In the future, I see tech playing a role, a bigger role campaigning and drawing attention to the climate issue. From AR to immersive experiences, tech will help us push things forward.
Considering the current pandemic, what initial challenges did Pavegen face, and how did you drive your company to sustain operations while ensuring the safety of your employees at the same time?
We didn’t furlough any staff. We kept everyone on the payroll, and we continued to work as normal. Well, as normal as we could.
As we couldn’t travel, we couldn’t install Pavegen. Ironically, given the streets were empty, it would have been a great time to install, although not employ the Pavegen technology. However, we felt it was important to find a solution to installing the technology, so it was ready as the world opened up again. We developed the tech so it could be installed remotely. A huge technical advancement in our technology and a massive transition for the business. This has cut our lead-in time dramatically. Meaning we can install all over the world, simultaneously. Something that has transformed the business.
What would be your advice to budding entrepreneurs who aspire to venture into the green tech market?
Capital is king. Without it you can’t run a business. If your tech is truly green you will find investors who are only too willing to support, you. Get your product out there and look for investment to get you off the ground.
How do you envision scaling Pavegen’s operations and offerings in 2022 and beyond?
We have been around a while now. We have a bank of data that we are using to refine our audience and build a customer profile so we can be a lot surer of who wants our product and why they want it. We have found the product is used more for the promotion of sustainability than the reduction of energy. This is something we have been slowly transitioning to over the past 12-months and something we’ll continue to do as we head into 2022 and beyond.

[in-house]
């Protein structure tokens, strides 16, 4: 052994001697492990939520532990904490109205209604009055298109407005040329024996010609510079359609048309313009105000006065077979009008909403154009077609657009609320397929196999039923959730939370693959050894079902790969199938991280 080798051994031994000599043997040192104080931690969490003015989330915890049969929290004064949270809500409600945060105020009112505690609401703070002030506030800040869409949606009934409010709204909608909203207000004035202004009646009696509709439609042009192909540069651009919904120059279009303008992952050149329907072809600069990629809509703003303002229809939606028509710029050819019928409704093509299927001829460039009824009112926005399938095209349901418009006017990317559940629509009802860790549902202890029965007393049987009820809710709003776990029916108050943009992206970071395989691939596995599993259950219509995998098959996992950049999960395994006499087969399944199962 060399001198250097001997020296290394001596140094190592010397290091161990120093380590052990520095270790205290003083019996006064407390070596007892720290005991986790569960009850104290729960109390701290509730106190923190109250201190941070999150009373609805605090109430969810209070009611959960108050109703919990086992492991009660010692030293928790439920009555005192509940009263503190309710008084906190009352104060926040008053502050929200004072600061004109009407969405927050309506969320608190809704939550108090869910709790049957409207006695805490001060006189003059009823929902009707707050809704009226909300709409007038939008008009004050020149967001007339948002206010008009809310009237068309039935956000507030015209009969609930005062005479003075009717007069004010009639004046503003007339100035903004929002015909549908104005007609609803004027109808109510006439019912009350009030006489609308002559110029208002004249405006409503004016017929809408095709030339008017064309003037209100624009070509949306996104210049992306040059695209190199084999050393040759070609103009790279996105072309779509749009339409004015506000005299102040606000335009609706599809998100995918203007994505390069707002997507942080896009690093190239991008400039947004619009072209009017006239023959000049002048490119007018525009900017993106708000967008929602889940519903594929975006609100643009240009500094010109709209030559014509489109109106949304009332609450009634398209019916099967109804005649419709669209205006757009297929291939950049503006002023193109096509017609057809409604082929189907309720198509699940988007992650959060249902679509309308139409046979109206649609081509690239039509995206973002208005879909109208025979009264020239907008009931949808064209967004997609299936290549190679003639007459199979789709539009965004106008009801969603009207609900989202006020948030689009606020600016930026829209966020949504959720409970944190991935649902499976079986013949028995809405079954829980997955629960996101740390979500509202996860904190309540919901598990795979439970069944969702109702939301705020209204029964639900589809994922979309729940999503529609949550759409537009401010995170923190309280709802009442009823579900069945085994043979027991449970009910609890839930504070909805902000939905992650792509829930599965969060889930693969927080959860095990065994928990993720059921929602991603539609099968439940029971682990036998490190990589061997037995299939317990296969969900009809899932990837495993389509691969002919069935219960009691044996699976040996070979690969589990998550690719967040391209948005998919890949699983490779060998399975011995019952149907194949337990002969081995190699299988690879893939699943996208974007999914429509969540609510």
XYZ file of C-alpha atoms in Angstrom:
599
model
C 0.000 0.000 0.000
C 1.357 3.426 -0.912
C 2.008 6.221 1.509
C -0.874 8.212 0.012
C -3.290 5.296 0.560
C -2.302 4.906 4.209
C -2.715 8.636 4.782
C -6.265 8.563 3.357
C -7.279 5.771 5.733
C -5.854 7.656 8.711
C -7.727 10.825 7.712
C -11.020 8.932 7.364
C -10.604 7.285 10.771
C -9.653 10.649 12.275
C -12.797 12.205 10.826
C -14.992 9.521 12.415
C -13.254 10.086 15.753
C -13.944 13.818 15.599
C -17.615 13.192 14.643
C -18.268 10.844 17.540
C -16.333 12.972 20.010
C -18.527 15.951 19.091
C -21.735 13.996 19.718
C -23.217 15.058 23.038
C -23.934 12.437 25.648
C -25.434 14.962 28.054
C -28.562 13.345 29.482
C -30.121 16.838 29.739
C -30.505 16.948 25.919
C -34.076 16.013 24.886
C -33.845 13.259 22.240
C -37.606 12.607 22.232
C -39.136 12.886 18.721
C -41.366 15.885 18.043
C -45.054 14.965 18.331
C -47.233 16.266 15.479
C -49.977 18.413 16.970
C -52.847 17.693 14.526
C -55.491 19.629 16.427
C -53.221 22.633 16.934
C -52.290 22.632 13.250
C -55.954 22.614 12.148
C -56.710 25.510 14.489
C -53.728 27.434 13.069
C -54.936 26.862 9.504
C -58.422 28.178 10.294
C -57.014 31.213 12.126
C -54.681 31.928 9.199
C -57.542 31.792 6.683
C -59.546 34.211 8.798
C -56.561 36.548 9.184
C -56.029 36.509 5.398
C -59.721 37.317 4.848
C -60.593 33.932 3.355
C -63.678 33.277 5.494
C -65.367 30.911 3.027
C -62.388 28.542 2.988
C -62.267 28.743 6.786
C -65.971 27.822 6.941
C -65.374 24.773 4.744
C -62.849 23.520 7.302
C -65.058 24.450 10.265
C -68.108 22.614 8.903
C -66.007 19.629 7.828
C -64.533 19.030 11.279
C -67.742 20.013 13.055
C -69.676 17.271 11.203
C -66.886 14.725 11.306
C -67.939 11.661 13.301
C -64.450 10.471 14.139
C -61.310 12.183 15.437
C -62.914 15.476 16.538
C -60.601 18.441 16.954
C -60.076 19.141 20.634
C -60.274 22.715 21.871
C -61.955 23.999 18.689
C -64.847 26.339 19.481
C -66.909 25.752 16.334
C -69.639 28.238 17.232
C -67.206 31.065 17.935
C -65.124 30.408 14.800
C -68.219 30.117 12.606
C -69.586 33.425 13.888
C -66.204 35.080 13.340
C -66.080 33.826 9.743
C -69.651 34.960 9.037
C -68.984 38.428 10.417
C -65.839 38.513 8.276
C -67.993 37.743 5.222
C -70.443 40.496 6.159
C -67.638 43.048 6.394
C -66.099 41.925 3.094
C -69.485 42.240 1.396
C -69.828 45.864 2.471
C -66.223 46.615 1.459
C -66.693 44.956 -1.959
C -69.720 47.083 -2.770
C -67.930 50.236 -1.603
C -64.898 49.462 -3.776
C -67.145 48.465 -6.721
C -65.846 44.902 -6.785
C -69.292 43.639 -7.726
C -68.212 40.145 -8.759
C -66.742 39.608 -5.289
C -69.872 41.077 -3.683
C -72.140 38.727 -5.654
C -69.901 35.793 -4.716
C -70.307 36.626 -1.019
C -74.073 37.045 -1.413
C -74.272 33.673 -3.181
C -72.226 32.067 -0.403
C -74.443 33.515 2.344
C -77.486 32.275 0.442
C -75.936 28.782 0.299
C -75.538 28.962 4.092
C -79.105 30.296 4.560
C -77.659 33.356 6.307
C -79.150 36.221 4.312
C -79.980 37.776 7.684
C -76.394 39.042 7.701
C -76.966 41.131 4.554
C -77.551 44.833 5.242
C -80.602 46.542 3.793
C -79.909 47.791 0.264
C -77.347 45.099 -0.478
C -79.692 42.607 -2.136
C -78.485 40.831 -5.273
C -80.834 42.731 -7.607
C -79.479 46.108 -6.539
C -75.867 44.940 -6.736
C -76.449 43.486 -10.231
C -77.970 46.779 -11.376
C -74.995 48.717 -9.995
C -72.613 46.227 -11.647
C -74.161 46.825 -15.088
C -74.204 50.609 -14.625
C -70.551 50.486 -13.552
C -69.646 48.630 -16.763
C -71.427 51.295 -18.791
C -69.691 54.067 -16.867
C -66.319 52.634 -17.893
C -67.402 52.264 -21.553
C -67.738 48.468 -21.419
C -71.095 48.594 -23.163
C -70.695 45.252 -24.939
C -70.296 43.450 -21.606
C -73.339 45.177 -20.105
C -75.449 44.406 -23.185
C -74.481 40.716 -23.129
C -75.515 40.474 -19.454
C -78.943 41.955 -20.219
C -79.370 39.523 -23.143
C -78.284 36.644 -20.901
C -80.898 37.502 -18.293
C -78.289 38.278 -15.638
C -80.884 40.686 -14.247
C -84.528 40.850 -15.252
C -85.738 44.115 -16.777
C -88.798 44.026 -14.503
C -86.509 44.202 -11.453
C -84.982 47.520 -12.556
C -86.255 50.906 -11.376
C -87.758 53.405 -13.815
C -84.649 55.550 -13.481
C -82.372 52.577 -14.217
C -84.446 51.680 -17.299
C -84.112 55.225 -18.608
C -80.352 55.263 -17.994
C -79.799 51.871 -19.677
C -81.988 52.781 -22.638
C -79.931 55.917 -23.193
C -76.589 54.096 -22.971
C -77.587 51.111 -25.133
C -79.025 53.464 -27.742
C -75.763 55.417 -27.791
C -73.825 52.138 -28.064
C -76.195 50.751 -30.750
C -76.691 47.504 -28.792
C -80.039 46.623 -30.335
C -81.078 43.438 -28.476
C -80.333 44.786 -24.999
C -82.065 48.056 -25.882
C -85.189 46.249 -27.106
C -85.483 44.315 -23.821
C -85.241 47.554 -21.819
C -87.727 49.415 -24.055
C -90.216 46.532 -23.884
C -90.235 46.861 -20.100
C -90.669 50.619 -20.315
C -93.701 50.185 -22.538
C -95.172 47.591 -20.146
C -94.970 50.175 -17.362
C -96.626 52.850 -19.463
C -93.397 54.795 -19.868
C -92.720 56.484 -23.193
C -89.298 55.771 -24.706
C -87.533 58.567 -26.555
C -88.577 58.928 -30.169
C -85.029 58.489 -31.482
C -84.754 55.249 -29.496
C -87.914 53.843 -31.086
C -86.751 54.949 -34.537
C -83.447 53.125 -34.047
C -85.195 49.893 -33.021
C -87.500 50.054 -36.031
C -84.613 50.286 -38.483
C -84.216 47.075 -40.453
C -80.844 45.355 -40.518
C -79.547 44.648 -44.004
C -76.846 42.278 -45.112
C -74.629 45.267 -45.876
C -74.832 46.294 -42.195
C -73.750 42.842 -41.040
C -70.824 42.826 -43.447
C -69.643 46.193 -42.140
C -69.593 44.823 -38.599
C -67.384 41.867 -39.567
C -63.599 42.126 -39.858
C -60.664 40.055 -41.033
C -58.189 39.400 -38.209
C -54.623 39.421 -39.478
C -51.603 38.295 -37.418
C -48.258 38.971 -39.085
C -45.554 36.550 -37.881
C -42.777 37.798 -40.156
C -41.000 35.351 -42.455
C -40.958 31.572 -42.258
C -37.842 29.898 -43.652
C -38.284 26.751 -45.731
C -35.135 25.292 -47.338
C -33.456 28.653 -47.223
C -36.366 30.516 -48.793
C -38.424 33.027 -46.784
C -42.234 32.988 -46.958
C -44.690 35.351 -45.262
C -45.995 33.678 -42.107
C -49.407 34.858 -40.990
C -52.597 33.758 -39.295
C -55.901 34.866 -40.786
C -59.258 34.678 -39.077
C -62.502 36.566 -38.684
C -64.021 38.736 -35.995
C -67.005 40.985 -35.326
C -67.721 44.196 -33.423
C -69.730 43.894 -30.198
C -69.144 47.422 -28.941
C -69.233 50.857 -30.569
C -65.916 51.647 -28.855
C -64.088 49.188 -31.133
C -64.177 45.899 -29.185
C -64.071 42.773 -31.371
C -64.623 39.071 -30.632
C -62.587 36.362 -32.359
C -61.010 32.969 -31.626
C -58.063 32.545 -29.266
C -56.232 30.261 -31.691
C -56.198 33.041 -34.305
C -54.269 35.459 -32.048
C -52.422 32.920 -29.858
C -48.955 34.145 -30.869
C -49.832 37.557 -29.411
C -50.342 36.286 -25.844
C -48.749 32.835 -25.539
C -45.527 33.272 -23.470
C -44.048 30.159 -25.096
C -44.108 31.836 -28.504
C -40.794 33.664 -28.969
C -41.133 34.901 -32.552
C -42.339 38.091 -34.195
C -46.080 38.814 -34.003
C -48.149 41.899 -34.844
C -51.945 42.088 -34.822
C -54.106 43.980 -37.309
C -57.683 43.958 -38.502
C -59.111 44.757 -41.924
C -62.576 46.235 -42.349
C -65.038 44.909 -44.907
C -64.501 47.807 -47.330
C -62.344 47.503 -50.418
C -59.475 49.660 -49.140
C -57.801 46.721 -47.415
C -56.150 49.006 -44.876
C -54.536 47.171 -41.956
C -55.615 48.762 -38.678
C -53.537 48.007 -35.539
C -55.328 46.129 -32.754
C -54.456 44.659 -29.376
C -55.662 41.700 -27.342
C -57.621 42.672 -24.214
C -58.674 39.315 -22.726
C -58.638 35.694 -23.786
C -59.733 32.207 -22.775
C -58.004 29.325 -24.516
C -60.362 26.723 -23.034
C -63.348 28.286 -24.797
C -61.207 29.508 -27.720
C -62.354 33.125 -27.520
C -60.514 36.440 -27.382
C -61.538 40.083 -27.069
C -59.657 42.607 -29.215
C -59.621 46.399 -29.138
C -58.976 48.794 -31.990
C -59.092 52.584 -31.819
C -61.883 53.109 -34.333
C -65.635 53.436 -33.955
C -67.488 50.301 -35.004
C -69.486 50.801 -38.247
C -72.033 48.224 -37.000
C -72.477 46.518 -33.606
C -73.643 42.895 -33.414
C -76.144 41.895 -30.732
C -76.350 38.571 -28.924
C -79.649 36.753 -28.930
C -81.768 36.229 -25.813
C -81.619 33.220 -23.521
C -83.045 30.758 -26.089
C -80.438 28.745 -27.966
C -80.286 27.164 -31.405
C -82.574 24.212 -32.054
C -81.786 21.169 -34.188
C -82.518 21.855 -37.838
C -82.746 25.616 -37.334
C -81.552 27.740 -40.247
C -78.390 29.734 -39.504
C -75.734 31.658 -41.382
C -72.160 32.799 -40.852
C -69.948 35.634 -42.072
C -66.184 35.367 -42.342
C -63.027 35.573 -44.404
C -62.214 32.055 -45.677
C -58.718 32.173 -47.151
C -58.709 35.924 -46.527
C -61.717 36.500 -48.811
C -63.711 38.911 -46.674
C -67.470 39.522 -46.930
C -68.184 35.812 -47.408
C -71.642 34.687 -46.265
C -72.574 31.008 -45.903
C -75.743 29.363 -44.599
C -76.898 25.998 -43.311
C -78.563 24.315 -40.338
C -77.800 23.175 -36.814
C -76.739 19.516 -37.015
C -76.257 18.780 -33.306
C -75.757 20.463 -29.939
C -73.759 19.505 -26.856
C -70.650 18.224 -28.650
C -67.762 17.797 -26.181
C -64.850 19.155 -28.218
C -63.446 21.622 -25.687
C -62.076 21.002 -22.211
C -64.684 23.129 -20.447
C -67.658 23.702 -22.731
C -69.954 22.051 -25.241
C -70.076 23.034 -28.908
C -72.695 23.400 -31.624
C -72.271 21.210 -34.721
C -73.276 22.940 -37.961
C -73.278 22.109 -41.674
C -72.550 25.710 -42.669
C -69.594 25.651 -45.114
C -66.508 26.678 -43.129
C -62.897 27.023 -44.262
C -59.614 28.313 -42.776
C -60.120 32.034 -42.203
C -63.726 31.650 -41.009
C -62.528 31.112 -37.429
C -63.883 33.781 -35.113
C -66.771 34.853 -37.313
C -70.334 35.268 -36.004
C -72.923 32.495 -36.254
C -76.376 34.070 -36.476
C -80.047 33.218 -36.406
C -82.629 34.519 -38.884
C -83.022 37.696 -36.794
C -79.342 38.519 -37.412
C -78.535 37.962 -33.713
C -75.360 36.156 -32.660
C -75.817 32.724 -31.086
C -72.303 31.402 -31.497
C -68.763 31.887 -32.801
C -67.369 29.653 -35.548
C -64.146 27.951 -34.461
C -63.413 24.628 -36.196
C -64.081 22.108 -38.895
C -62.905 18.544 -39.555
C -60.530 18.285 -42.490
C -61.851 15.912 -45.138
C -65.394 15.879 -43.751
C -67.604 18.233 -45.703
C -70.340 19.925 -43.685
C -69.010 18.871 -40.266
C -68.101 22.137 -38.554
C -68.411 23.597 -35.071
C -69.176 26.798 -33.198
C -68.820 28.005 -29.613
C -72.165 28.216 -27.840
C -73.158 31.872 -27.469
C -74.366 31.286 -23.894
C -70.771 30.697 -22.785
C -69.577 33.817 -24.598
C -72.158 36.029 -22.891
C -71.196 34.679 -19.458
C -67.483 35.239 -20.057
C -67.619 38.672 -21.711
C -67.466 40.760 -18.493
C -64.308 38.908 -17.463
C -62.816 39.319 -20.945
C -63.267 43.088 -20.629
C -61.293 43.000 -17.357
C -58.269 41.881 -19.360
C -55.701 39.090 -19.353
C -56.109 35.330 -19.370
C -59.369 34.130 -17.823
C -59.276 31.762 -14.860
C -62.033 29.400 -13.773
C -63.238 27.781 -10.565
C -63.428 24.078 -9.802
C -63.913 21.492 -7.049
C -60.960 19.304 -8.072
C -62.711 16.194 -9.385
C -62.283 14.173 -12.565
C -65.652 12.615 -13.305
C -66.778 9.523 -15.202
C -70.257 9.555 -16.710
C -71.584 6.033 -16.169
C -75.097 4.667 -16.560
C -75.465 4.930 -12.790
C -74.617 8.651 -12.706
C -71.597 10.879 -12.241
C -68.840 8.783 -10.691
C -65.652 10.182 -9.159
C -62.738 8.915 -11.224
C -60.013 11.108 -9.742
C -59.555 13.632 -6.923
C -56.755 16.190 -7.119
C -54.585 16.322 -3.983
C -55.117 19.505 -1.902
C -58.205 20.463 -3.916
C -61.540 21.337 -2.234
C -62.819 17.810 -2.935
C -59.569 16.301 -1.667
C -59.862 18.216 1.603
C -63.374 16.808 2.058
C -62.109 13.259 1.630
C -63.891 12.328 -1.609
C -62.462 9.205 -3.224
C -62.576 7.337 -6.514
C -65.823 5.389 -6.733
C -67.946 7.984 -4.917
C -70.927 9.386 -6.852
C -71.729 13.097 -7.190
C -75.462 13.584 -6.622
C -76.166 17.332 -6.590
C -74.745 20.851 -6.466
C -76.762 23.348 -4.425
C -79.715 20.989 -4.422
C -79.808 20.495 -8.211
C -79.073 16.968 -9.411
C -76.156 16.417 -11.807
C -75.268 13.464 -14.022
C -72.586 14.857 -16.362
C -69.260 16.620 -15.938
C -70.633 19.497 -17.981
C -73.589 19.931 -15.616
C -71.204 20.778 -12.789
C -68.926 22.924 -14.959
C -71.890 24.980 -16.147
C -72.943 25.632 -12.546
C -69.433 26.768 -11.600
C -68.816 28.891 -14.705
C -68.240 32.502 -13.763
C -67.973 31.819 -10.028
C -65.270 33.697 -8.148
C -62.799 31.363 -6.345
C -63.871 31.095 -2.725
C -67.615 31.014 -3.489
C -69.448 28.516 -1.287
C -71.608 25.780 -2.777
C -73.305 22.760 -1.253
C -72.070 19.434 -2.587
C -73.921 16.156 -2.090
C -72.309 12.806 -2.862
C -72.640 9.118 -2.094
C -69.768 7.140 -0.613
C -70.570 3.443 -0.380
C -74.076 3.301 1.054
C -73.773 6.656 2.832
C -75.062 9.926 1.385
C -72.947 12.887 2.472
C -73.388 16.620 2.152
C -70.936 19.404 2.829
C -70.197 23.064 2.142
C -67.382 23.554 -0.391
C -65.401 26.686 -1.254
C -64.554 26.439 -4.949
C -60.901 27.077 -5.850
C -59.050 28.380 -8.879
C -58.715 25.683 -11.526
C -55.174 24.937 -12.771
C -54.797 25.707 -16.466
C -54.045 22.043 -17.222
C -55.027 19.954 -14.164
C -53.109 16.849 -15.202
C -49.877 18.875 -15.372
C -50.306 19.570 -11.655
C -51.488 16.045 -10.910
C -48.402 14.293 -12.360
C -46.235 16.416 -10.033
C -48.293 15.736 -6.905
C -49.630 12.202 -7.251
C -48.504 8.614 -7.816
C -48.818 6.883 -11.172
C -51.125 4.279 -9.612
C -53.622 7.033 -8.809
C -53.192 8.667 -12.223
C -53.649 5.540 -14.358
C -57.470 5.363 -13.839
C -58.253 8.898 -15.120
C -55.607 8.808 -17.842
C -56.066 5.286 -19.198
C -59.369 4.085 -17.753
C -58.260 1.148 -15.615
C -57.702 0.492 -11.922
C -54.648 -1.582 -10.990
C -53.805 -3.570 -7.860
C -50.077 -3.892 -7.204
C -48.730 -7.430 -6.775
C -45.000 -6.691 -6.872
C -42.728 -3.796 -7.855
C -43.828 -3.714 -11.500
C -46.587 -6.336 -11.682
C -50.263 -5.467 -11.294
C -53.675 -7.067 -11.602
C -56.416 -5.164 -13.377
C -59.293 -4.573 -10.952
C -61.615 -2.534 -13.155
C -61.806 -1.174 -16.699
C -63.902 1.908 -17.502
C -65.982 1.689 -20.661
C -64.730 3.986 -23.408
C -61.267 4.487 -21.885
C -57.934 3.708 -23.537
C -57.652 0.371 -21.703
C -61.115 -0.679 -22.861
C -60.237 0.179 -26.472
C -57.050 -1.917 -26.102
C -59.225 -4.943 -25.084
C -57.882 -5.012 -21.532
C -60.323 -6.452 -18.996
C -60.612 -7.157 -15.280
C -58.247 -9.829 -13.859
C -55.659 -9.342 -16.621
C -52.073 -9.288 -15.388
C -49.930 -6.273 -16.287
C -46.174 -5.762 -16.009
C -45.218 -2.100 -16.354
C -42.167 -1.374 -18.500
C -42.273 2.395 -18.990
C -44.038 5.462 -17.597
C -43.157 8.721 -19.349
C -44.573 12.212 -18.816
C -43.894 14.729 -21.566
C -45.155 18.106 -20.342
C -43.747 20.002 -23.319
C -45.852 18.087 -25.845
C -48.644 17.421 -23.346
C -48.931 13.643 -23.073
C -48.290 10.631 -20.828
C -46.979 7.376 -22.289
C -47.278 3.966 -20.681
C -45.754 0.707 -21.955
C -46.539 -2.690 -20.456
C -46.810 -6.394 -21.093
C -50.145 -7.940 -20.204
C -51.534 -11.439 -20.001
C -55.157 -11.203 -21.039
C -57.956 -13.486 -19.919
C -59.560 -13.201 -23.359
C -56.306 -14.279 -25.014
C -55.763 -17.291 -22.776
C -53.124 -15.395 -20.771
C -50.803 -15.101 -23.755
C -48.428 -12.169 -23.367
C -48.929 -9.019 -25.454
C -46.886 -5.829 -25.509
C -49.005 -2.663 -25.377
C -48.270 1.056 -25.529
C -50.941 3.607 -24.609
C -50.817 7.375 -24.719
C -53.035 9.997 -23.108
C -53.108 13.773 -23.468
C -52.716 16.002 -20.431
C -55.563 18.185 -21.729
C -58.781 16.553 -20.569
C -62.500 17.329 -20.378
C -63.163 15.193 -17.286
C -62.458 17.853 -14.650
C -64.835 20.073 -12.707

About the Leader
Laurence Kemball-Cook set out with a clear mission; to produce clean, off-grid electricity all through the power of a simple footstep. Invented as an original, revolutionary technology, over 750 prototypes were created, and eventually, in 2009 a kinetic floor tile that could generate clean electricity was born.
Inspired by the desire to aid climate change, whilst still at Loughborough University, our founder, Laurence, won a placement with a major European energy company set with the challenge of looking at renewable energy solutions for street lighting.
Around this time, Laurence was regularly using Victoria train station, which has around 75 million visitors rushing through it each year. He realised that there might be potential to harness some of that human kinetic energy and convert it into off-grid electricity.
From there, he developed the first Pavegen prototype in his Brixton bedroom, a rectangular device that contained a single generator. But as an unproven technology, he had nowhere to validate his invention. Laurence made a risky decision to install a Pavegen tile on a building site, without permission. He took some photos, posted them online, and then used social media to push his revolutionary technology looking for investment. It worked.